Those of you who follow us on Twitter @siamangltd will know that last week I found a couple of hours between meetings and such to book my attendance at a ‘symposium’ with a local marketing company. There’s always something new to be learned even in subjects you’ve been around for a while.
My experience was not a great one. It could be that now that I’m in my mid forties (Middle aged as some people like to suggest) that I’m less tolerant than I used to be. For me, running a business with a family and other responsibilities means that time is my most valuable commodity. Also, my father’s habit of always venturing into the bathroom just as we planned to leave for somewhere has left me somewhat scarred when it comes to punctuality and timeliness.
This event was advertised as lunch followed by a lecture/talk/round table. I arrived 10 minutes before the time the event was about to start (I learned from John Cleese’ Video Arts). Never to be late or too early – arrive 5-10 minutes before a meeting.
Lunch was a table full of boxed (Lids torn off) Dominos Pizzas shared between what seemed to be anyone in the building. Normally I won’t miss an opportunity to chat with people, but I didn’t quite see ‘help yourself to pizza’ by the charming (and he was) receptionist to be the preamble to such an event. I guess I’m getting old….
We were called through to a meeting room at 12.45 for a 12.30 start. No, this is not a typo…
The meeting room had too few seats for the number of participants (This event had to be booked by the way, so it should have been easily to create a seat to participant ratio of 1:1). I decided to leave at this point.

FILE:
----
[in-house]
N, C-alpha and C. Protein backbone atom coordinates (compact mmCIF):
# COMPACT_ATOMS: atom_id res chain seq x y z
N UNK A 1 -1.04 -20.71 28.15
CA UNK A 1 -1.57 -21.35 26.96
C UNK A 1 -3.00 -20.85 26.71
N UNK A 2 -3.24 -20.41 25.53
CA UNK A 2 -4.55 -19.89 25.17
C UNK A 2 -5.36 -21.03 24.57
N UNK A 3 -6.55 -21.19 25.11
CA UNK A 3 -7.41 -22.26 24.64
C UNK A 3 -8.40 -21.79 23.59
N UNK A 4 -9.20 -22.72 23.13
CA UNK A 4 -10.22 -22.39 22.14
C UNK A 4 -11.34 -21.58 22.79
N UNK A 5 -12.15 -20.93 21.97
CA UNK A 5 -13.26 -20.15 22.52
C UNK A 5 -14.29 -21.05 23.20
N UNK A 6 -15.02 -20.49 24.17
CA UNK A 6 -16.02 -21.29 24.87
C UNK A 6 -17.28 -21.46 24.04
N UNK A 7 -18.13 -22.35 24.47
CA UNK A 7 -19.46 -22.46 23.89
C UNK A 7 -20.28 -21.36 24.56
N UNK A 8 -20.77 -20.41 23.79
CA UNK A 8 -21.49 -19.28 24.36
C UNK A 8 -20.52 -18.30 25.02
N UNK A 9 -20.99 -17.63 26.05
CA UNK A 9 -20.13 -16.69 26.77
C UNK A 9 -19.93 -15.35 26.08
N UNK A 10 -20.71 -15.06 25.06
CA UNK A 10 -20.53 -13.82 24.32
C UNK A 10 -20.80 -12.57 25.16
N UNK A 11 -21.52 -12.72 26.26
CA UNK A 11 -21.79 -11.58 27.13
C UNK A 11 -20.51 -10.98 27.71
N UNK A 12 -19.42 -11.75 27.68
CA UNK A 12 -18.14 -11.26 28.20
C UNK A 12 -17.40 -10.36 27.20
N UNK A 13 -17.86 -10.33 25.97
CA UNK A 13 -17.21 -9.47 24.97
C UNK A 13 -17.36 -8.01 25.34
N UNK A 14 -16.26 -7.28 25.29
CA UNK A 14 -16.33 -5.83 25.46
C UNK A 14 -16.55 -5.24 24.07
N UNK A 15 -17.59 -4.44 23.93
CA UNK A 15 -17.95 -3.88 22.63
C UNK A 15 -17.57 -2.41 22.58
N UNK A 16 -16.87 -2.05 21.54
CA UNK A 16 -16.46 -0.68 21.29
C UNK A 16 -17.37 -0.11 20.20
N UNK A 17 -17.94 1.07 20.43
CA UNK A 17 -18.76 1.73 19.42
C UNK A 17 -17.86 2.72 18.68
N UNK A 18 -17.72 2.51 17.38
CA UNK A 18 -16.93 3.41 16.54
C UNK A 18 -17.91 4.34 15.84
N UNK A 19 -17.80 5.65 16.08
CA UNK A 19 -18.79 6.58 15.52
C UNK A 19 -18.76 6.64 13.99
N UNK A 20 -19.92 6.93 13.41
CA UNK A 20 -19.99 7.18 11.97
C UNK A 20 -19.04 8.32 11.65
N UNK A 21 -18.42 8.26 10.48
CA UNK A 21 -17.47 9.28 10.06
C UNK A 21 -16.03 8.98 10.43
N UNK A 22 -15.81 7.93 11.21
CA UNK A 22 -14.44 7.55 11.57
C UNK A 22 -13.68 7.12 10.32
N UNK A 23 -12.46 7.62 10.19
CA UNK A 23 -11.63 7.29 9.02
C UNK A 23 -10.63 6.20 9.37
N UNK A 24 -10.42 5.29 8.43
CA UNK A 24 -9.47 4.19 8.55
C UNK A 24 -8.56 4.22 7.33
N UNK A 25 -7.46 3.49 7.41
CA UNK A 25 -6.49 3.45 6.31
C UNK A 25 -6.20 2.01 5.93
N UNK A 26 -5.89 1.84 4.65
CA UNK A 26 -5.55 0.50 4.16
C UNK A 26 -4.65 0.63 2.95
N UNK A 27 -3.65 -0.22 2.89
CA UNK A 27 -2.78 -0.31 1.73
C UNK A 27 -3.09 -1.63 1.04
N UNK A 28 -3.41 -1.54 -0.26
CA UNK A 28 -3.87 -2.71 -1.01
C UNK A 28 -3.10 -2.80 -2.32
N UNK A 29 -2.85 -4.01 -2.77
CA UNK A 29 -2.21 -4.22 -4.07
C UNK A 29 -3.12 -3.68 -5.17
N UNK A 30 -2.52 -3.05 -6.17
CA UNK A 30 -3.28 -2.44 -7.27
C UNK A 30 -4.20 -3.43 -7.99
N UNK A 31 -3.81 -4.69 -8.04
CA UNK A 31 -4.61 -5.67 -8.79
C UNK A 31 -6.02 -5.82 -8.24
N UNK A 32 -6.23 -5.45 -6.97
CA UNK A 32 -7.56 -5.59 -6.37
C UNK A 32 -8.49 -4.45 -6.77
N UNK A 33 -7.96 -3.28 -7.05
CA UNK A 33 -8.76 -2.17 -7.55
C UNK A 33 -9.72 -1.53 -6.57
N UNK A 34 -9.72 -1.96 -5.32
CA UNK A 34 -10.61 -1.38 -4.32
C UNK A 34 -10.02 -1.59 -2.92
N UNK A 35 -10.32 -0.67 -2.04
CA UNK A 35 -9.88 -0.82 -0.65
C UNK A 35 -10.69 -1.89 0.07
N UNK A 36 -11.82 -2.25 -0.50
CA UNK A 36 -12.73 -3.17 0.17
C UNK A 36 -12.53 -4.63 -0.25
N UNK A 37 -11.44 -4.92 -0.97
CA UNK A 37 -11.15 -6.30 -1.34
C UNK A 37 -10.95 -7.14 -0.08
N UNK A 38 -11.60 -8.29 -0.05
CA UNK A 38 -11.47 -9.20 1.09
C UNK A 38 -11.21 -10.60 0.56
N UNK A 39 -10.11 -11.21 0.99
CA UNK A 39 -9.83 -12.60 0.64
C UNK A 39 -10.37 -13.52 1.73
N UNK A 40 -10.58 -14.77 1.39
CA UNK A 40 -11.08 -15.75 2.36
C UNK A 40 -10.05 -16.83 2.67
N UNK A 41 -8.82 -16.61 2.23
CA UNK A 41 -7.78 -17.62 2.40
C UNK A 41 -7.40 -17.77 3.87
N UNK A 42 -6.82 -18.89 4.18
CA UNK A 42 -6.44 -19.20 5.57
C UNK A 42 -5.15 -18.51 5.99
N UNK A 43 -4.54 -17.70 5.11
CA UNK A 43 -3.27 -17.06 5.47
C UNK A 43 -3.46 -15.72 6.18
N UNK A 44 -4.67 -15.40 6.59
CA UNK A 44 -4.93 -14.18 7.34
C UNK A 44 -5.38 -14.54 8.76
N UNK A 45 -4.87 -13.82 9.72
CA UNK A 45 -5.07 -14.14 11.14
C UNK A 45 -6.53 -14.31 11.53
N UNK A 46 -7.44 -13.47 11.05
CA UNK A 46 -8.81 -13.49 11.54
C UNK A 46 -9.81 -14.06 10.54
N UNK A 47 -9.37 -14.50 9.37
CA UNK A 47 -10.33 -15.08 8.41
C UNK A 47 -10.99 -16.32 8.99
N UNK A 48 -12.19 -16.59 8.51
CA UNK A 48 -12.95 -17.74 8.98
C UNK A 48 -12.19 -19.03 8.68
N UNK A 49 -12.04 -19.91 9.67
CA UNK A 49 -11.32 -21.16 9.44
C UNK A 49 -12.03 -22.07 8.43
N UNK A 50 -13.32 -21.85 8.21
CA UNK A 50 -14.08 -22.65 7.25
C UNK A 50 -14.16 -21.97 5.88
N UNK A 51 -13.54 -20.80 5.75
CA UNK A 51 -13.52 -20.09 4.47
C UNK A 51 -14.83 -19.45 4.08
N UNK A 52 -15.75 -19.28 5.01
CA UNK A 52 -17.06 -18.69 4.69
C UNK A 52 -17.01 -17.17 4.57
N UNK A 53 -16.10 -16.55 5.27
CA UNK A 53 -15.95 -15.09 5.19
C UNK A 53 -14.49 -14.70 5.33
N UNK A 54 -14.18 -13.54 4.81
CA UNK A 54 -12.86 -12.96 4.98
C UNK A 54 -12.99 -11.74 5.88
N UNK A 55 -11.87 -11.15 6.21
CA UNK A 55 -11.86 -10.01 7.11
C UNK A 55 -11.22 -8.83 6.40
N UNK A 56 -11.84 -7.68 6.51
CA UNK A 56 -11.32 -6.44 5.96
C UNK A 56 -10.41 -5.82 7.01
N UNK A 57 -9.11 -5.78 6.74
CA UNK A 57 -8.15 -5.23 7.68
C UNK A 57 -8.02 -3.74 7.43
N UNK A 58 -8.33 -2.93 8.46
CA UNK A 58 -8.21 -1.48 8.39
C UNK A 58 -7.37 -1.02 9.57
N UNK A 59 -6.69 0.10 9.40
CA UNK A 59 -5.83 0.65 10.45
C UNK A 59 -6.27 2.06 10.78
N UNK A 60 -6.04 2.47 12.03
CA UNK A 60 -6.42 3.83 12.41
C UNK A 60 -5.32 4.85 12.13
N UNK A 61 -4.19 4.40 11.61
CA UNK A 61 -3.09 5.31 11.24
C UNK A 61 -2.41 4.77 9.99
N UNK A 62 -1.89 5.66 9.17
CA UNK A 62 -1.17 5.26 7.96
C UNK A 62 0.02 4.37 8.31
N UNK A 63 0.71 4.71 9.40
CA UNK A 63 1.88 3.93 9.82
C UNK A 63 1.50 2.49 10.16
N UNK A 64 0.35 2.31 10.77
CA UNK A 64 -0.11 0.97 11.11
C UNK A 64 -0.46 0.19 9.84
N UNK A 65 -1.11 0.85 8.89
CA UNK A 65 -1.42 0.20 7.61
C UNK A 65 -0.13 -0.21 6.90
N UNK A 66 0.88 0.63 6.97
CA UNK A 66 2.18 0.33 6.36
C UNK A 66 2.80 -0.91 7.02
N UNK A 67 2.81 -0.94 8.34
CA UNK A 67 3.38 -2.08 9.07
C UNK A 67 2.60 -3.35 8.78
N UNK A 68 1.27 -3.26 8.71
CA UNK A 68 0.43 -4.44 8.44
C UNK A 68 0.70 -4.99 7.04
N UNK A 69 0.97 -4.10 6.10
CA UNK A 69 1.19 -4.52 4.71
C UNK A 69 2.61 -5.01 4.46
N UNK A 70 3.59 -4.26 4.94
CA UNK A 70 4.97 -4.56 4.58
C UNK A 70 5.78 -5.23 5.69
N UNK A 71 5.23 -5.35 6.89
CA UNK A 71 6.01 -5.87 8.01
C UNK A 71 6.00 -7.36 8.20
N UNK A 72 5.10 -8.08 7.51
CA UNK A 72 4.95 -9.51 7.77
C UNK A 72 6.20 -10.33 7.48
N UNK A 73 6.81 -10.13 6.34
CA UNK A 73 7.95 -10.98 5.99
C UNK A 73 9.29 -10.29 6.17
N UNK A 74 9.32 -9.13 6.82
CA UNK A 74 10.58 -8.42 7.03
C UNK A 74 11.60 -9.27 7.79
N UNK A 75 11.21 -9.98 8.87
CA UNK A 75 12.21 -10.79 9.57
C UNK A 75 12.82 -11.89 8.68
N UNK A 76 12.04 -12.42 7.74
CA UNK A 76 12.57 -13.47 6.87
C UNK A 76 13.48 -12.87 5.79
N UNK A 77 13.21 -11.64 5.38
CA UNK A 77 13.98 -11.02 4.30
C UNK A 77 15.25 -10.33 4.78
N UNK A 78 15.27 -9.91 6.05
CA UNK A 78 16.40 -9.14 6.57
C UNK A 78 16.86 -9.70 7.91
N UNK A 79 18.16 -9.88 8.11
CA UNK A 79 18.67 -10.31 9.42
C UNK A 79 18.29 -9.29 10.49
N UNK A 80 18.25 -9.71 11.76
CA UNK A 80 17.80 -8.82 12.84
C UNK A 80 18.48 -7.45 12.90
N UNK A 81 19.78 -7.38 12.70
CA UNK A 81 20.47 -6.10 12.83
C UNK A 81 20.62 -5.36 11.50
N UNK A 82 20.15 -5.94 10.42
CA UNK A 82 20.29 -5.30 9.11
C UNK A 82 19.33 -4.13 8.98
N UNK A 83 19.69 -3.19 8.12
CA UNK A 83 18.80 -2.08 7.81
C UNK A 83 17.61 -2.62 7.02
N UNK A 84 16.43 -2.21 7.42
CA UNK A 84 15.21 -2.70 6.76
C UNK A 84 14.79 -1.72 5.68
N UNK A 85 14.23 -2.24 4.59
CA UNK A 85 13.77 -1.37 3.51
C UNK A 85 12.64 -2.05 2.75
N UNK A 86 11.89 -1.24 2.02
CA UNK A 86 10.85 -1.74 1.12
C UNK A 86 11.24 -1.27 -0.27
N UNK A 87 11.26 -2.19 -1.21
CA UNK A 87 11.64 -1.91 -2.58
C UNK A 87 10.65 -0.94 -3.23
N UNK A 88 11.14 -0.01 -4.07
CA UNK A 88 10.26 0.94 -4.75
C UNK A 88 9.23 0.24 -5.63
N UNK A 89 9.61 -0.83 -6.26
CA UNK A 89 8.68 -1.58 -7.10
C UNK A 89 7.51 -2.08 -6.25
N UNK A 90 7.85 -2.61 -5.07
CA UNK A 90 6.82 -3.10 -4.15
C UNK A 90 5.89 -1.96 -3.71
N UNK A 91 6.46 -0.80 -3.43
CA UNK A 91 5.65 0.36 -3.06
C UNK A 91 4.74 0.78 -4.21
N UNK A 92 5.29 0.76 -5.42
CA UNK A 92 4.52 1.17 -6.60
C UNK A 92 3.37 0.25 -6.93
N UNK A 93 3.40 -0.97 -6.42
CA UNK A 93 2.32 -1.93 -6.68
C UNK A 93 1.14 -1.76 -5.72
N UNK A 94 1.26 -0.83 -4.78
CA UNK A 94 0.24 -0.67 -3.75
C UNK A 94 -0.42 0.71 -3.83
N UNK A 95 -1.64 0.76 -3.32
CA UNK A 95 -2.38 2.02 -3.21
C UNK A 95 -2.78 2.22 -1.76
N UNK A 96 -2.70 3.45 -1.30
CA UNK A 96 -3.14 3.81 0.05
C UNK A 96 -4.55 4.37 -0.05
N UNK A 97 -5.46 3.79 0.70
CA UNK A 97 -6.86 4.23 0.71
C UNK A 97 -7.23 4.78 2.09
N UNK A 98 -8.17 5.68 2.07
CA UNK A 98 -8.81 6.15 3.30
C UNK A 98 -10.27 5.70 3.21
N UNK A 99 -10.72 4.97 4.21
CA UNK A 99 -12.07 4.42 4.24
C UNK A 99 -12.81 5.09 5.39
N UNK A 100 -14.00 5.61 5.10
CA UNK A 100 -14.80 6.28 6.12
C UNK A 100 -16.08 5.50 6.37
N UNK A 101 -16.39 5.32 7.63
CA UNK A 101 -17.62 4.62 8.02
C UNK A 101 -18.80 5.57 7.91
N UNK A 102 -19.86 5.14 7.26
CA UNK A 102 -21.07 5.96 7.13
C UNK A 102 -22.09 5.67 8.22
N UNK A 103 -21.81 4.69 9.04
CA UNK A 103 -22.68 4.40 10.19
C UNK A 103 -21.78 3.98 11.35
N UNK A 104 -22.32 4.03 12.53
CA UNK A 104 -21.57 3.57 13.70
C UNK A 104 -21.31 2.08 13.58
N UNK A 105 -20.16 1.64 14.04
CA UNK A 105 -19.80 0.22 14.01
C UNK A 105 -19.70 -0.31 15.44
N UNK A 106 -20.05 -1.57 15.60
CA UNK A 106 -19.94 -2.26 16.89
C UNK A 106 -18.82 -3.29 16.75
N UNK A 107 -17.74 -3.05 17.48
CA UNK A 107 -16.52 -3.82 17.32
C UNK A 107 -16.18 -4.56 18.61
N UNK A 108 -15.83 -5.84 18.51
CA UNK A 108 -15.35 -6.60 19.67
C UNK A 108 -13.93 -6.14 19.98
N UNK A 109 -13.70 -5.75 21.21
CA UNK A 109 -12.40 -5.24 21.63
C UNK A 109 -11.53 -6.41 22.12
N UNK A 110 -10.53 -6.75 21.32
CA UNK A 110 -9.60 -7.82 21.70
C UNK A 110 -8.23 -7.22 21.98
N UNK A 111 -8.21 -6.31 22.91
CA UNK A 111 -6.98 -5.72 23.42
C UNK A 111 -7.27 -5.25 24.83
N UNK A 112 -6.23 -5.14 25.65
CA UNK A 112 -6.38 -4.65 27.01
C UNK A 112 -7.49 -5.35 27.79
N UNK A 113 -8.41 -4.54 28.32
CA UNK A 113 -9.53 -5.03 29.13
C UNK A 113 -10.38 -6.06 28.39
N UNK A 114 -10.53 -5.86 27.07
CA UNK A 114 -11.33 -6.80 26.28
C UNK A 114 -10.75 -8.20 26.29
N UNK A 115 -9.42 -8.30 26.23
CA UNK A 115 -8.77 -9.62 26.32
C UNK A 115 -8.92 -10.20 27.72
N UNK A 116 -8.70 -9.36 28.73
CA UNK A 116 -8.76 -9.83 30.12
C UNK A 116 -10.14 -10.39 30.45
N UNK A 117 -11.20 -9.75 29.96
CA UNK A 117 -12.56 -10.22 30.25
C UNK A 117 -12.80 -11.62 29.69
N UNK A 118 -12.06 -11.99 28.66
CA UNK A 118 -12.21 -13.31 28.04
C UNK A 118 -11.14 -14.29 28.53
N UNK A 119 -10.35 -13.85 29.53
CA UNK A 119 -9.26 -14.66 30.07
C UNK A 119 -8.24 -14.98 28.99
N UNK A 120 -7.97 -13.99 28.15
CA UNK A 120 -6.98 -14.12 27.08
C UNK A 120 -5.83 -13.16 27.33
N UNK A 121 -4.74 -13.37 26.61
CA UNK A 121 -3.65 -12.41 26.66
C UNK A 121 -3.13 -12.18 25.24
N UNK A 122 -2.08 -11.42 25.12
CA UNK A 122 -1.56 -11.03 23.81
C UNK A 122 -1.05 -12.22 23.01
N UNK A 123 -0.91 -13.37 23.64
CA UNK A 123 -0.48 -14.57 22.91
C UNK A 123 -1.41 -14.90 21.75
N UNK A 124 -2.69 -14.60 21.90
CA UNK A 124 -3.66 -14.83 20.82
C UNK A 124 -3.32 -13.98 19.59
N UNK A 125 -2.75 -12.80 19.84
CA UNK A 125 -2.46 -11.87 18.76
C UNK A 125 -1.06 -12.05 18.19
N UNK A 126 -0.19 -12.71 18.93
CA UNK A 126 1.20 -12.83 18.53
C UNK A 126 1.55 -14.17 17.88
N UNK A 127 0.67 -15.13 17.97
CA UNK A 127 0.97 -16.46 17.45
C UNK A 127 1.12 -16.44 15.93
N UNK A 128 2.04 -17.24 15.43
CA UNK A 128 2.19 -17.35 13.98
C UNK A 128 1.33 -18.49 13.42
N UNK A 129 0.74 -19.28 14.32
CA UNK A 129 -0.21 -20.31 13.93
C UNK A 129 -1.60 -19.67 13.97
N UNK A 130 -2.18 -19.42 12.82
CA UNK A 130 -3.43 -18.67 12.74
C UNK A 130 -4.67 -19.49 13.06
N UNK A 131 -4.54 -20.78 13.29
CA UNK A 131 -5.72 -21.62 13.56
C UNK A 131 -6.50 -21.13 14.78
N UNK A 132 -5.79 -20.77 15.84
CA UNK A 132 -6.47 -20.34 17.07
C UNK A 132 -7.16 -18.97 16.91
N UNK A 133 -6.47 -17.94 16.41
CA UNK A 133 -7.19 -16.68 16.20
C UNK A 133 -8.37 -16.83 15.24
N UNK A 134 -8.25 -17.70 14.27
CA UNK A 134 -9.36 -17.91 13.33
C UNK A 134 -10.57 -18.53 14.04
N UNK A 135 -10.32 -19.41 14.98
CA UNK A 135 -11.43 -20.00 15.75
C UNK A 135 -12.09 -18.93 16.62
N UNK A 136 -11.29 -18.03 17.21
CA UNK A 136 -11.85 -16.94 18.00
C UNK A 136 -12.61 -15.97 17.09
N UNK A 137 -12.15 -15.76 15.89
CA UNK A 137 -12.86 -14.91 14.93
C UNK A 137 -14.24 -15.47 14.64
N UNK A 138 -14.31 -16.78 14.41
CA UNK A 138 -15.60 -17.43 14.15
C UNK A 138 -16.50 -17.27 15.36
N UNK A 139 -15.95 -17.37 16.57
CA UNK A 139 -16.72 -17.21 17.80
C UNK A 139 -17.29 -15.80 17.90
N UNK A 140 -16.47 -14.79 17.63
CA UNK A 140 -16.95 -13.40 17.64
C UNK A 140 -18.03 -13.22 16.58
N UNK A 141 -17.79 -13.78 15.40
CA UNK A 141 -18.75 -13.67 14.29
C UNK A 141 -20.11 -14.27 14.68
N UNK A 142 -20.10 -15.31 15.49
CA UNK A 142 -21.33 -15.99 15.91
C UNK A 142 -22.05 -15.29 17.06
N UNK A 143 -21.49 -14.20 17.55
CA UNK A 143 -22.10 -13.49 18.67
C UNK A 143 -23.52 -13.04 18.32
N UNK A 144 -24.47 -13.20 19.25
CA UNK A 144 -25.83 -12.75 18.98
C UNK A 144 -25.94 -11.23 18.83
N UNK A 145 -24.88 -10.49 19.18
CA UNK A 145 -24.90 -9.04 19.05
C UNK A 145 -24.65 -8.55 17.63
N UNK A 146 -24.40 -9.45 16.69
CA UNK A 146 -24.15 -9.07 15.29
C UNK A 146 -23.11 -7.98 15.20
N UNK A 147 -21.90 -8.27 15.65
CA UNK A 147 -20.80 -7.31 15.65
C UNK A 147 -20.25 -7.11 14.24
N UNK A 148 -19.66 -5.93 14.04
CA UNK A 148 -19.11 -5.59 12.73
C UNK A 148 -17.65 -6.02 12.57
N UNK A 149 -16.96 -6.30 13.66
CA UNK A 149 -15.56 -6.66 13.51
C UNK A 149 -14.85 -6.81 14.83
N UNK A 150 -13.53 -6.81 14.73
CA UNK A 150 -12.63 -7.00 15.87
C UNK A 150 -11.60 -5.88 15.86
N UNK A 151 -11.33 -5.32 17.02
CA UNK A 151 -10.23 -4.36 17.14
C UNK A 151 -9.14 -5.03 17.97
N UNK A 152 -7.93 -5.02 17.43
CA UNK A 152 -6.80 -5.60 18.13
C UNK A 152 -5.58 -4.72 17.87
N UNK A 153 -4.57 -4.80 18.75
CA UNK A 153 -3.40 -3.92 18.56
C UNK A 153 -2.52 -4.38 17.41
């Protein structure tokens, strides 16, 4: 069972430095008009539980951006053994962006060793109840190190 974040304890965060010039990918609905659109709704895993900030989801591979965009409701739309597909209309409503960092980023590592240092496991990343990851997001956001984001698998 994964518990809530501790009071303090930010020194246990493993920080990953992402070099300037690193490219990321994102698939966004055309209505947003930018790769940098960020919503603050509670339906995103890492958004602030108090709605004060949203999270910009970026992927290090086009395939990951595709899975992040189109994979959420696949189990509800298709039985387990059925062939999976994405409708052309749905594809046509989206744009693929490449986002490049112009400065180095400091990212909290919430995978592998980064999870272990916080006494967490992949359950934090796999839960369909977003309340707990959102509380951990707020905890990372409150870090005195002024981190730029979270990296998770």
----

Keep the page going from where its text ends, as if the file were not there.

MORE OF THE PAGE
Maybe it seems a little grumpy of me to do this but bare with me.
If a marketing company can’t engage with potential clients, how are they going to help me?
Timeliness is important. If a salesman is late to a meeting (sometimes up to an hour) does he really expect me to still be available? I certainly won’t meet with them at the later time – Someone who is late for a meeting clearly doesn’t value your time and won’t value you as a customer. (If someone phones ahead and tells me there’s a problem, then that’s a little different).
If the team hosting the event can’t work out how many chairs are needed for an event where they have a list of attendees, how can I trust their numbers and metrics? How can I trust them to give them my business? Ultimately, the primary reason for their event is to sell you their services.
If they can’t get their own personal branding right (introduce yourselves at the beginning), what on earth are they going to do with my brand? Oh well. Our @siamangltd followers will know about the upside to such a poor experience!